knivesandcoffee says: But isn't that graphic useless without some context? I mean what is the size of North Korea's military compared to the South or to the US?
» SFB says: I think that’s a fair point (and it’s one a lot of people in the comments on that link have raised), but I think it also shows that the country has enough firepower that it could do something. As the article itself puts it: “While North Korean arms are mostly antiquated, much of it dating back half a century, what they lack in modernity they make up for in both volume and location.” Now, whether or not the graphic was particularly useful because it was designed to be never-ending is another question entirely (it could use some compare/contrast), but just because the size of the military may perhaps be smaller than the United States or South Korea, if they’re the first to launch an attack, does it really matter? — Ernie @ SFB
North Korea’s statement advising foreigners to make plans to evacuate Seoul is more unhelpful rhetoric that serves only to escalate tensions. This kind of rhetoric will only further isolate North Korea from the international community, and we continue to urge the North Korean leadership to heed President Obama’s call to choose the path of peace and to come into compliance with its international obligations.White House spokesman Jay Carney • Responding to North Korea’s rather surprising anti-tourism warning on Tuesday, mere hours after North Korea’s state-run KCNA news agency warned foreigners in South Korea that the country’s military couldn’t be blamed if they were hurt should war break out on the Korean peninsula. The latest threats from North Korea come on the eve of previously announced ballistic missile testing which has already put a number of countries in the region on edge. source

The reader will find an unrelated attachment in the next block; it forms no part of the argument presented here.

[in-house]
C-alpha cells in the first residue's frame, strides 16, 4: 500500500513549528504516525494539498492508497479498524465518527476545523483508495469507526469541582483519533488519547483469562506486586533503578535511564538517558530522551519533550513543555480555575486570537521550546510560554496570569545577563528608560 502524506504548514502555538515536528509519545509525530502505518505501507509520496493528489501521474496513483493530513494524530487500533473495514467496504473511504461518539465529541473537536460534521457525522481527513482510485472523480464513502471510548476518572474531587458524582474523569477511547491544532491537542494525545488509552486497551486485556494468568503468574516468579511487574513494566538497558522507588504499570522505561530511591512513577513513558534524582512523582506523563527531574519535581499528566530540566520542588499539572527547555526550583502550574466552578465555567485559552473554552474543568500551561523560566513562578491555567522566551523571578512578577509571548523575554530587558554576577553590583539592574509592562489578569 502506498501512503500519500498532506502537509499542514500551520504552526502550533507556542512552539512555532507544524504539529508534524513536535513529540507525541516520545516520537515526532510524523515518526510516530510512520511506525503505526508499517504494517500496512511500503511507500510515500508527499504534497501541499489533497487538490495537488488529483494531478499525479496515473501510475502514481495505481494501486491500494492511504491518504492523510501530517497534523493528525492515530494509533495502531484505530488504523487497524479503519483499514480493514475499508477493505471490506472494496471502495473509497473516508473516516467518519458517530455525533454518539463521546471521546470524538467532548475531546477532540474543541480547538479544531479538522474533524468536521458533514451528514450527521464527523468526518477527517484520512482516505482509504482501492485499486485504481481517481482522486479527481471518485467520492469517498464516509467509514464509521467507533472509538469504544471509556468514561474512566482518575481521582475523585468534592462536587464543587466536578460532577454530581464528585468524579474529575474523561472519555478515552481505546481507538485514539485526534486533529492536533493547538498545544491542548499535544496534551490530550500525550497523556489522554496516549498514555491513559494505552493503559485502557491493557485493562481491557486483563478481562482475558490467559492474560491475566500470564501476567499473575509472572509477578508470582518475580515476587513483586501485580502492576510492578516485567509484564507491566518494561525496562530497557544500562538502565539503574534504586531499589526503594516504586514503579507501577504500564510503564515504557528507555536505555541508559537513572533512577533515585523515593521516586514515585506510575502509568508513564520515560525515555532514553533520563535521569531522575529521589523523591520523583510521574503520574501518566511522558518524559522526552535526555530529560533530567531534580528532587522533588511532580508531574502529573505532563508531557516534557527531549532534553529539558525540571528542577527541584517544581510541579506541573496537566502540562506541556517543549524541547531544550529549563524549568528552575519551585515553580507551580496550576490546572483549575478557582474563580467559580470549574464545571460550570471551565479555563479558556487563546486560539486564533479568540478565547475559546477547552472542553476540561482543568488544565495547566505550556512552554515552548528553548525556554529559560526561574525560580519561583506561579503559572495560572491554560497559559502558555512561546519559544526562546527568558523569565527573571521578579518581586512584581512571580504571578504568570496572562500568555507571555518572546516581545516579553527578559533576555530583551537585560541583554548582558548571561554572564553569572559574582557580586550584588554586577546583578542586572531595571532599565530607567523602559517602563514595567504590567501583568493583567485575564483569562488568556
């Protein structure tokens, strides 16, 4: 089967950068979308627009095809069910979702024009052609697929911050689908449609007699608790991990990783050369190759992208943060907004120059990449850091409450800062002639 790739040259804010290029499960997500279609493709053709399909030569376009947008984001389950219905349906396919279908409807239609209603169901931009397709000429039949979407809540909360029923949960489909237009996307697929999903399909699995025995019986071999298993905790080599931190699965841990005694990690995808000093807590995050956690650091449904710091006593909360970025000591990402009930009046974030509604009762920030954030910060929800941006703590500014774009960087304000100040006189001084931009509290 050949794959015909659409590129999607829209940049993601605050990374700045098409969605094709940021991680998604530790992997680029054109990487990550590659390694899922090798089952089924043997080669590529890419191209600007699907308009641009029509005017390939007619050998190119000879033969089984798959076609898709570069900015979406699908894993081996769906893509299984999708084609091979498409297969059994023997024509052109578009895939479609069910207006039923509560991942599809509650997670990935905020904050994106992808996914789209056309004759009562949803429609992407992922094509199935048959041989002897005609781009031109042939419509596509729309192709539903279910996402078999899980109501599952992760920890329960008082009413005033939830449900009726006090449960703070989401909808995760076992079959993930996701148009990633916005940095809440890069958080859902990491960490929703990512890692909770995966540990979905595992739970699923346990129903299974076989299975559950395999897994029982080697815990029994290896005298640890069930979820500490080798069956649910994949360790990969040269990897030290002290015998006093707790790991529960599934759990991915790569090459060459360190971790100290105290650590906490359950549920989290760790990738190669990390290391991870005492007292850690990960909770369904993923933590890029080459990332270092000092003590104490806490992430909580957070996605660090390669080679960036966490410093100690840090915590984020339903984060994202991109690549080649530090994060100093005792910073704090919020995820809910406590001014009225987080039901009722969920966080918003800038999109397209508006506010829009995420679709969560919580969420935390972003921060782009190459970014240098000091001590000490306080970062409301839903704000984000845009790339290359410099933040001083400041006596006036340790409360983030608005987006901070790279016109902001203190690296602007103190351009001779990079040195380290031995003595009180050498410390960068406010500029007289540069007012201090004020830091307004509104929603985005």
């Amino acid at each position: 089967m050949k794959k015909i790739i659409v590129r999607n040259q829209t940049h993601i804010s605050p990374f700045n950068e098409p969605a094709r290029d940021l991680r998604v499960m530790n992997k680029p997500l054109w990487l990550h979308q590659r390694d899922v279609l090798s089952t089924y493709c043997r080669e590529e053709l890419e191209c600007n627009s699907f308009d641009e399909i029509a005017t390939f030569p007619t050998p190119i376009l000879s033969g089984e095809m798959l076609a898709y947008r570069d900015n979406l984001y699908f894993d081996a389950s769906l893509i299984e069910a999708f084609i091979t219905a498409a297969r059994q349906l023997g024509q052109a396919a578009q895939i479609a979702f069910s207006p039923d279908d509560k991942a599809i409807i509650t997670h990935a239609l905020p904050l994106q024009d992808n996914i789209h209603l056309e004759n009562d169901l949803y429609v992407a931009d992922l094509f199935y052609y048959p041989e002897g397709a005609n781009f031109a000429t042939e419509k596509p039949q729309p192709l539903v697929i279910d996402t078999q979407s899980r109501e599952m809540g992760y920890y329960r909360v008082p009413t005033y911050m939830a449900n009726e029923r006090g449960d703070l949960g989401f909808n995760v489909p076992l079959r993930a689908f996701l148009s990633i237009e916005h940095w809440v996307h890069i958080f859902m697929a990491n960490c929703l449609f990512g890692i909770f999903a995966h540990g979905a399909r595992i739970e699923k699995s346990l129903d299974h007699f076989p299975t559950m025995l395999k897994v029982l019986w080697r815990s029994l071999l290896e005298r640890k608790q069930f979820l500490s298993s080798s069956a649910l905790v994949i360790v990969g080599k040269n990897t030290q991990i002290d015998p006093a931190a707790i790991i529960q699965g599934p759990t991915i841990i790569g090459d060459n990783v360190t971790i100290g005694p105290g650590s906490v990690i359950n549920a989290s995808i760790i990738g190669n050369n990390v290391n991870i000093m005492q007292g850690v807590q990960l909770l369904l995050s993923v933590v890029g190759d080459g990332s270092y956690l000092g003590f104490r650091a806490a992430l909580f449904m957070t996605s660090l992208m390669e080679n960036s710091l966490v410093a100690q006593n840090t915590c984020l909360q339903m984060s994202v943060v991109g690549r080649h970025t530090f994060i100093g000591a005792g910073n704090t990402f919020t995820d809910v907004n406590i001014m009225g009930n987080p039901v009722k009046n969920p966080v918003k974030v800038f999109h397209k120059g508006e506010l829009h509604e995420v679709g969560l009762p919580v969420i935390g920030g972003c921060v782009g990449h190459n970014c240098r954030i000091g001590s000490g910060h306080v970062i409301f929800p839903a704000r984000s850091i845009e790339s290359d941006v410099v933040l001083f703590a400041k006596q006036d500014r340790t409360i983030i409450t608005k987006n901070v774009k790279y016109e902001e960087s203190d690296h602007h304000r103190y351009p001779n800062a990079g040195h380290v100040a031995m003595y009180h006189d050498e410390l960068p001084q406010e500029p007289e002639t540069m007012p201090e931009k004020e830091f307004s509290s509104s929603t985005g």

In the present situation, China believes all sides must remain calm and exercise restraint and not take actions which are mutually provocative, and must certainly not take actions which will worsen the situation.Chinese foreign ministry spokesman Hong Lei • Responding to the news that North Korea has barred South Korean workers from entering the jointly-run Kaesong Industrial Region six miles north of the infamous Demilitarized Zone which separates the North and South. While North Korea has apparently decided to deny South Koreans’ access to the complex, those already inside of Kaesong are reportedly not being threatened or held against their will. source
The bottom line is simply that what Kim Jong Un is choosing to do is provocative. It is dangerous, reckless. The United States will not accept the DPRK (Democratic People’s Republic of Korea) as a nuclear state. …the United States will do what is necessary to defend ourselves and defend our allies, Korea and Japan. We are fully prepared and capable of doing so, and I think the DPRK understands that.U.S. Secretary of State John Kerry • Speaking sternly on a North Korean declaration to reopen its primary nuclear reactor complex in Yongbyon. North Korean state media reported that the reactors, as well as a uranium enrichment facility, were shut down and disabled as part of a 2007 agreement with the United States, which the government now plans to “readjust and restart.” This is not the first indication of a renewed international belligerence on the part of North Korea and its hereditary leader, Kim Jong-un — they also declared last week that they were entering a “state of war” with neighboring South Korea. source